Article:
One of the few stone blast furnaces left to see in Essex County is the Colburn furnace, west of Moriah Center. It is largely in ruins, however. Built in 1848, it was likely very short-lived. There was no running water supply in the area and so it was powered by a 40-horsepower steam engine. At the time, the only other steam-powered furnace in the area was the one at Fletcherville—it was around this time that furnaces were slowly transitioning from water to steam power. (At both Colburn and Fletcherville, charcoal powered the engine.) Once standing 40 feet tall, it has collapsed into heaps of stone and iron fastenings. The stone blast furnace was a pyramid-shaped structure with an inner cavity.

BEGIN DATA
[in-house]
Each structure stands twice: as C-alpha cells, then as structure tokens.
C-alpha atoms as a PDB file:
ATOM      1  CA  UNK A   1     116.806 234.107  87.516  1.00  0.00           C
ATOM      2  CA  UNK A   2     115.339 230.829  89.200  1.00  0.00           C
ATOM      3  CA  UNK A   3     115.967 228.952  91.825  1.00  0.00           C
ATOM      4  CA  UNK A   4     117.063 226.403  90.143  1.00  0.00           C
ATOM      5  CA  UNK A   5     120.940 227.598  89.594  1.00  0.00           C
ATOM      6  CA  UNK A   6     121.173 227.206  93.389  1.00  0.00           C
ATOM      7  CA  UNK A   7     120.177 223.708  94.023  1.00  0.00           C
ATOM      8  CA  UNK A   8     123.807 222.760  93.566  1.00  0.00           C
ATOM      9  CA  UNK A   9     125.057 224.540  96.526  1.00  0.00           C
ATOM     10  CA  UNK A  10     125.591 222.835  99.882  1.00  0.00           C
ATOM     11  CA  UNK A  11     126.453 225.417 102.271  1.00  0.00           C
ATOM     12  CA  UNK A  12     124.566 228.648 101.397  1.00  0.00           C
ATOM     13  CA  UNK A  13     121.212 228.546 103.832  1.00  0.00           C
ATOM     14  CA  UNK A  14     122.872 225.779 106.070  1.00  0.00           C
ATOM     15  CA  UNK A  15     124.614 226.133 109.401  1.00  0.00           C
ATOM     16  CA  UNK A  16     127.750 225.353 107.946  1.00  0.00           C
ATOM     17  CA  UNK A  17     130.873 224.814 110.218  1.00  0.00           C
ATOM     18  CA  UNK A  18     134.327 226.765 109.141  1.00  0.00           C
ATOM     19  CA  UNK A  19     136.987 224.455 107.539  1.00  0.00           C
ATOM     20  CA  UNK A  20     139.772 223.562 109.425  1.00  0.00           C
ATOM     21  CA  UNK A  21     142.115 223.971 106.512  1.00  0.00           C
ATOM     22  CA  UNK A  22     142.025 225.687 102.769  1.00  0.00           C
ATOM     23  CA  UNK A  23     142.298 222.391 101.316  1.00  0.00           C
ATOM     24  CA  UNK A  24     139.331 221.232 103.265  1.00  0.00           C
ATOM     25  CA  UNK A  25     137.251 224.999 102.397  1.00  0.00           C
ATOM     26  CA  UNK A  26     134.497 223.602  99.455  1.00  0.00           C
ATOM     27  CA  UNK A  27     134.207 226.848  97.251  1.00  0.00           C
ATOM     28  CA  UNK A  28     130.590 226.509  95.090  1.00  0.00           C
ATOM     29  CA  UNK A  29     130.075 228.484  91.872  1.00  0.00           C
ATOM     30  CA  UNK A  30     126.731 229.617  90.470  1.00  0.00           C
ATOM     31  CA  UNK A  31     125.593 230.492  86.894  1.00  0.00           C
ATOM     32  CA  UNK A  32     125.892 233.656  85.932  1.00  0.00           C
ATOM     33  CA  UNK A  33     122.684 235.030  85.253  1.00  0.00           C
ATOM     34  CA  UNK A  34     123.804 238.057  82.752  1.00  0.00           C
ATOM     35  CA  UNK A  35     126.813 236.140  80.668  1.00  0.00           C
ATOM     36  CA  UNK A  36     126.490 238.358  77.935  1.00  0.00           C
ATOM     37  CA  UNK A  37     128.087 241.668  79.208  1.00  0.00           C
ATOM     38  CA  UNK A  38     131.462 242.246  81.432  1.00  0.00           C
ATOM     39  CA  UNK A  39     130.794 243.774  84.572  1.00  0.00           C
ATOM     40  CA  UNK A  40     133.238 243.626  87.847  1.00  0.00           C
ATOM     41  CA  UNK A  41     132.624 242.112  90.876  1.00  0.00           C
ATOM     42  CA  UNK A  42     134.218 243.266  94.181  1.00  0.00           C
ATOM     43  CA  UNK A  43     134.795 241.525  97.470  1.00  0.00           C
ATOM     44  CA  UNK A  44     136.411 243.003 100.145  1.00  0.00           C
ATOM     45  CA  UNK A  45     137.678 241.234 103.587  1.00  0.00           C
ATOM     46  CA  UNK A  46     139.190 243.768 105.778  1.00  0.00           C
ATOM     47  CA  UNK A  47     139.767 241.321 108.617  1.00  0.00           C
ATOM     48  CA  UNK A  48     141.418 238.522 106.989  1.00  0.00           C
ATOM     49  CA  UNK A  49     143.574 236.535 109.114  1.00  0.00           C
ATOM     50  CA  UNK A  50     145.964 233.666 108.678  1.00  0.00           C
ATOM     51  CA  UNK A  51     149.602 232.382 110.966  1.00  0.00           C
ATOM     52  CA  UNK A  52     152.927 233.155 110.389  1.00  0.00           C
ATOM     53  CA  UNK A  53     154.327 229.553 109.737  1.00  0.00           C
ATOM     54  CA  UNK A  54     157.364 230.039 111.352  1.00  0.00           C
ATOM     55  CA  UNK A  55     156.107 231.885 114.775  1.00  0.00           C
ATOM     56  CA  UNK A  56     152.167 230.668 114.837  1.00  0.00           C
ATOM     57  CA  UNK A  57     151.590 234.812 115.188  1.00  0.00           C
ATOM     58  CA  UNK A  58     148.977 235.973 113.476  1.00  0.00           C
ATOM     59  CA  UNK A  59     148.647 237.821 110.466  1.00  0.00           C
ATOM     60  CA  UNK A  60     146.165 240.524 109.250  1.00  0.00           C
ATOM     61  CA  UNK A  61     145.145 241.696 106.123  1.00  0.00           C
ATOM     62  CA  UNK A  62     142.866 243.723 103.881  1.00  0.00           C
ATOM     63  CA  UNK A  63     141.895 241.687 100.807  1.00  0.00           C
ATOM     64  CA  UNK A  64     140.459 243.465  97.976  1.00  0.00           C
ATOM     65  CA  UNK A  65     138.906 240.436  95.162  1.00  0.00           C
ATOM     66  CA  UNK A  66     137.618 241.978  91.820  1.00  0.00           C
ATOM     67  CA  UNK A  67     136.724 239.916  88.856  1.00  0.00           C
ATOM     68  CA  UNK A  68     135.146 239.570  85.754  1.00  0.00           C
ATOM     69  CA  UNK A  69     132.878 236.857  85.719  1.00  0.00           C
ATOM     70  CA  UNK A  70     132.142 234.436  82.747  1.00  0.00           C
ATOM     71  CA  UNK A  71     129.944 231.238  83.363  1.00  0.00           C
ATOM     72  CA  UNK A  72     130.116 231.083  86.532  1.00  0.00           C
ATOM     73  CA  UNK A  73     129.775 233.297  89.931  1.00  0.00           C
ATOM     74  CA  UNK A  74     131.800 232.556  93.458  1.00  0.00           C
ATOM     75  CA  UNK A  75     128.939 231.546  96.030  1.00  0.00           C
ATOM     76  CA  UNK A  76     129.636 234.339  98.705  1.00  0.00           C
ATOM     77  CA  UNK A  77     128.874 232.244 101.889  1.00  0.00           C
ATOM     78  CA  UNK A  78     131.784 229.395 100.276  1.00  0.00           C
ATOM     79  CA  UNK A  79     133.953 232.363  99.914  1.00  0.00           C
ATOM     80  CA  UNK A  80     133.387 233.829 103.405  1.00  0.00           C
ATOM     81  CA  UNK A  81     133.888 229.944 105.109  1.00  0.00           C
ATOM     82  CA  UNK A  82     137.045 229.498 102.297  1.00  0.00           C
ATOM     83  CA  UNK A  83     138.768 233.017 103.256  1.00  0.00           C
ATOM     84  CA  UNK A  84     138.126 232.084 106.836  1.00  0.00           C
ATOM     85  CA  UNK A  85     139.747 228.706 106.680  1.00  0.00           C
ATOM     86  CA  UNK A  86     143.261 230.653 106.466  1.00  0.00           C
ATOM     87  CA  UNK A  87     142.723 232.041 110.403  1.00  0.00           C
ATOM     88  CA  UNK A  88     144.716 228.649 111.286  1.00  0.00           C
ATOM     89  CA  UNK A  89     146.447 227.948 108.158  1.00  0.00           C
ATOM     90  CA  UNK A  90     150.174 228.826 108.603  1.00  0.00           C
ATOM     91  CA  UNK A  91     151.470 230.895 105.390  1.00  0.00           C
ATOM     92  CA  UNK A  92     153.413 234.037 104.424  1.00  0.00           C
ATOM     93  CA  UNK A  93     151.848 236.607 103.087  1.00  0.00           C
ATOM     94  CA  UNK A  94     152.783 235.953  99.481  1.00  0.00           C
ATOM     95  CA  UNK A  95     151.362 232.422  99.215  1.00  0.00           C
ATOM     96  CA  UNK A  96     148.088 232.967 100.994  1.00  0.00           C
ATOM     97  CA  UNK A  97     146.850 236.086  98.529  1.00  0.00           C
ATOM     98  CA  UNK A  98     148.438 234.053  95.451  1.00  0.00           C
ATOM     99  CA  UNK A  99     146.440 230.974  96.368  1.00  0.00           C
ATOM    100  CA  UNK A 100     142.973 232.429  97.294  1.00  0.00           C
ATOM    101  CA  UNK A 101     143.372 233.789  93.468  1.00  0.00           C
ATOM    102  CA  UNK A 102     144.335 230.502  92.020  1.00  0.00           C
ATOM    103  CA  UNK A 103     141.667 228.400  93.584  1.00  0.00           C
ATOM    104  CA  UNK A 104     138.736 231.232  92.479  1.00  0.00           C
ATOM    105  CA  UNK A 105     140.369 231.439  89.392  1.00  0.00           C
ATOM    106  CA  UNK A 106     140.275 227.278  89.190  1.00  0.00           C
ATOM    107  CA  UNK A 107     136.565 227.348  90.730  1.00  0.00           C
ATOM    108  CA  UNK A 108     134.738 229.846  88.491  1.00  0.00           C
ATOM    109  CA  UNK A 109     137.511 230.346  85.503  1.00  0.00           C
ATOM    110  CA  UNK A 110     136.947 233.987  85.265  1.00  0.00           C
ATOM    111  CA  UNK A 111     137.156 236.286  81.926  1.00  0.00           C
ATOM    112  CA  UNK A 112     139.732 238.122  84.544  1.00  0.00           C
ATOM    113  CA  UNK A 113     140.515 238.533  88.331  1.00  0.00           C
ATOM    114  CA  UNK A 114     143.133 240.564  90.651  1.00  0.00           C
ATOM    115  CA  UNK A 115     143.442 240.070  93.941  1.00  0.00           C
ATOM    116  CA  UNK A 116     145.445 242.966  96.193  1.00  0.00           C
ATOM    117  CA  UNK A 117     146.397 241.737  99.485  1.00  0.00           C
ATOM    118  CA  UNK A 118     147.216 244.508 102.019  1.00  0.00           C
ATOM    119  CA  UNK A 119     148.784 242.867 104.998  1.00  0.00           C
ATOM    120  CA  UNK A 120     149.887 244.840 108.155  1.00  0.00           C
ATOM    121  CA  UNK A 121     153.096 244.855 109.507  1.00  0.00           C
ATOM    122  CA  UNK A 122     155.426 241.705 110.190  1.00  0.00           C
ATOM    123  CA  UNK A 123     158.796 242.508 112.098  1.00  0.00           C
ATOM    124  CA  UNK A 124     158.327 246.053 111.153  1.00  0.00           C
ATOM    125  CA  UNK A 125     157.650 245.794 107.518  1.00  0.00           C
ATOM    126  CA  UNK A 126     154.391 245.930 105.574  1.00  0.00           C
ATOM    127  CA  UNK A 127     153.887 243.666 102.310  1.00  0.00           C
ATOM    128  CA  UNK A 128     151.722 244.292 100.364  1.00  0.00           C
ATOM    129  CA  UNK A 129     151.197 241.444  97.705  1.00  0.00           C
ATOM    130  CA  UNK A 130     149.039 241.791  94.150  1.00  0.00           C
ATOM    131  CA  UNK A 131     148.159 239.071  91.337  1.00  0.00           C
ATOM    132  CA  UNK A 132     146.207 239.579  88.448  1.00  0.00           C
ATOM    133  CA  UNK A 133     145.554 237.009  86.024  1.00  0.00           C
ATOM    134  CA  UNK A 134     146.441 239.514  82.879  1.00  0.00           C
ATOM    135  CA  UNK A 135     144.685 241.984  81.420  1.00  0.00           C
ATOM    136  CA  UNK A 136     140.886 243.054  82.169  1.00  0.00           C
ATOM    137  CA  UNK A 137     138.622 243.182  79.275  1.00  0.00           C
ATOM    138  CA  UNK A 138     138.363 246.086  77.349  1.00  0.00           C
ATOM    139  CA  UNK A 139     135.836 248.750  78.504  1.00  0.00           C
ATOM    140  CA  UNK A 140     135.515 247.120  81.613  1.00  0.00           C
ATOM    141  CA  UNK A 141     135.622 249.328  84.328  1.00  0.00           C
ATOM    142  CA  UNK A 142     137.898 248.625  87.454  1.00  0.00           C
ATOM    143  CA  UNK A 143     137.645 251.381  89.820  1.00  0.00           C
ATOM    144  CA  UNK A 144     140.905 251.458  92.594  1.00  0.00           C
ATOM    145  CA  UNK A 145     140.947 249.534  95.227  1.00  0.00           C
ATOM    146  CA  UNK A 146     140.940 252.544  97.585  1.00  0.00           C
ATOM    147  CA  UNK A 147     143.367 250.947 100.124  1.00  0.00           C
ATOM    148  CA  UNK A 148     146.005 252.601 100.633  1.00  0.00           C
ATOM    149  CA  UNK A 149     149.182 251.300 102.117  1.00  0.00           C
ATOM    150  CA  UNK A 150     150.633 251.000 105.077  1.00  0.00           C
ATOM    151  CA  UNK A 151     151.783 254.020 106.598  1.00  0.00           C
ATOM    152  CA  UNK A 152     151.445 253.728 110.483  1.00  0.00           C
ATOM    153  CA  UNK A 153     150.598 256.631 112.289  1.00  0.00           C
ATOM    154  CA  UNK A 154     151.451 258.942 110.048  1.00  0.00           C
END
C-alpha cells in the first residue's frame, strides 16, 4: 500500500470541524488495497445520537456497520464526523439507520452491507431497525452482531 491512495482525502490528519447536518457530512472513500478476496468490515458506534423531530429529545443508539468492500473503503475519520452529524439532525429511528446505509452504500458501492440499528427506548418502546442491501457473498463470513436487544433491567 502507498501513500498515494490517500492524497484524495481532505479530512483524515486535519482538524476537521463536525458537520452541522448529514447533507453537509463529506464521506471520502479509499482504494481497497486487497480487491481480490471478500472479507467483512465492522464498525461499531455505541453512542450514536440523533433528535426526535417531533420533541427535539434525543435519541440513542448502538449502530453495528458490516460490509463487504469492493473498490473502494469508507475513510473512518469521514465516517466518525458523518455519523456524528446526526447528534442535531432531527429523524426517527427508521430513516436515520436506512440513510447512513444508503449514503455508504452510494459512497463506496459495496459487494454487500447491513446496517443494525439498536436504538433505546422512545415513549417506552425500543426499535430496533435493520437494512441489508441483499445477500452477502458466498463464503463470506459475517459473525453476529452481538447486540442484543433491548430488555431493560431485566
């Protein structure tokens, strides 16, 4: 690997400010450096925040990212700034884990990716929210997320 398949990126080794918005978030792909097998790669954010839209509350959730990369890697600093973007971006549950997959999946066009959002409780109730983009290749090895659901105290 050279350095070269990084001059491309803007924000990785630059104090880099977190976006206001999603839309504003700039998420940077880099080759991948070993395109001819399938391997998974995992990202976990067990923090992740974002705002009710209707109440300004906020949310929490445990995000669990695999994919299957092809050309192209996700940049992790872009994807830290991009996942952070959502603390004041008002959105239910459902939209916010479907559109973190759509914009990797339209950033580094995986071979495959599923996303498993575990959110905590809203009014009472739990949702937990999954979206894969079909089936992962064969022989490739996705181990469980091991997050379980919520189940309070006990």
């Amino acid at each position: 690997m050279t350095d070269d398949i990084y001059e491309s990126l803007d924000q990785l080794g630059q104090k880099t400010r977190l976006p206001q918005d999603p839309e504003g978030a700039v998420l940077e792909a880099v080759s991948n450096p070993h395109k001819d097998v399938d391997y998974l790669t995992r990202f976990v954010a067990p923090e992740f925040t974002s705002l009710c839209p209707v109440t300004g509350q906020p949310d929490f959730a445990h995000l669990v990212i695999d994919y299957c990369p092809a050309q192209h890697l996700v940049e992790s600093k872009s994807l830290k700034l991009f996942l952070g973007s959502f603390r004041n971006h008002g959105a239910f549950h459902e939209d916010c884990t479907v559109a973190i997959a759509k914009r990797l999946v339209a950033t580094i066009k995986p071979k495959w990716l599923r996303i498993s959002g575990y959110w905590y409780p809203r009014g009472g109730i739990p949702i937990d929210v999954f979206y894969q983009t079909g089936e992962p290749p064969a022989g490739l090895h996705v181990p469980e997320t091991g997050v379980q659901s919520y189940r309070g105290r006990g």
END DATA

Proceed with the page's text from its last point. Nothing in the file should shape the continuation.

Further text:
While Witherbee and Moriah may have been the site of most of the iron ore and the industrial structures that were required to process it, Port Henry was the site of immense railyards, shipping wharves, and blast furnaces along the lakeshore. Yet Port Henry—in contrast to Witherbee and Mineville—physically reflected the great wealth that mining and manufacturing had created. It was in Port Henry where the large estates of the company owners, complete with their mansions, gardens, and greenhouses, stood. By 1923, north and south Main Street in Port Henry had been paved, using iron tailings as part of the paving material.Port Henry fostered a broad variety of cultural and civic initiatives. The Port Henry Musical Association, which gave a number of concerts, formed during the 1860s, enriching the cultural lie of the town. The Lewald Opera House, built in 1874, was an integral part of the village square—which was also home to a bandstand—and helped make theatrical events commonplace in Port Henry during the late 1800s. The town’s own Tromblee Quartet was considered the best male quartet in the state, and the Port Henry Cornet Band was considered the best band north of Troy, often making excursions to Plattsburgh and Burlington to perform. Beyond music, the town also was home to boating regattas, a yacht club at Powerhouse park, the American Canoe Association, a golf course, a country club with tennis courts, and a horse racetrack (Listen to audio from 21, Driving Switchback and Cheney Roads).Later, Port Henry became an important filming location or many silent-era films in the early 20th century. Arctic City Film Studio, popular for filmmaking between 1914-1929, was based in Port Henry.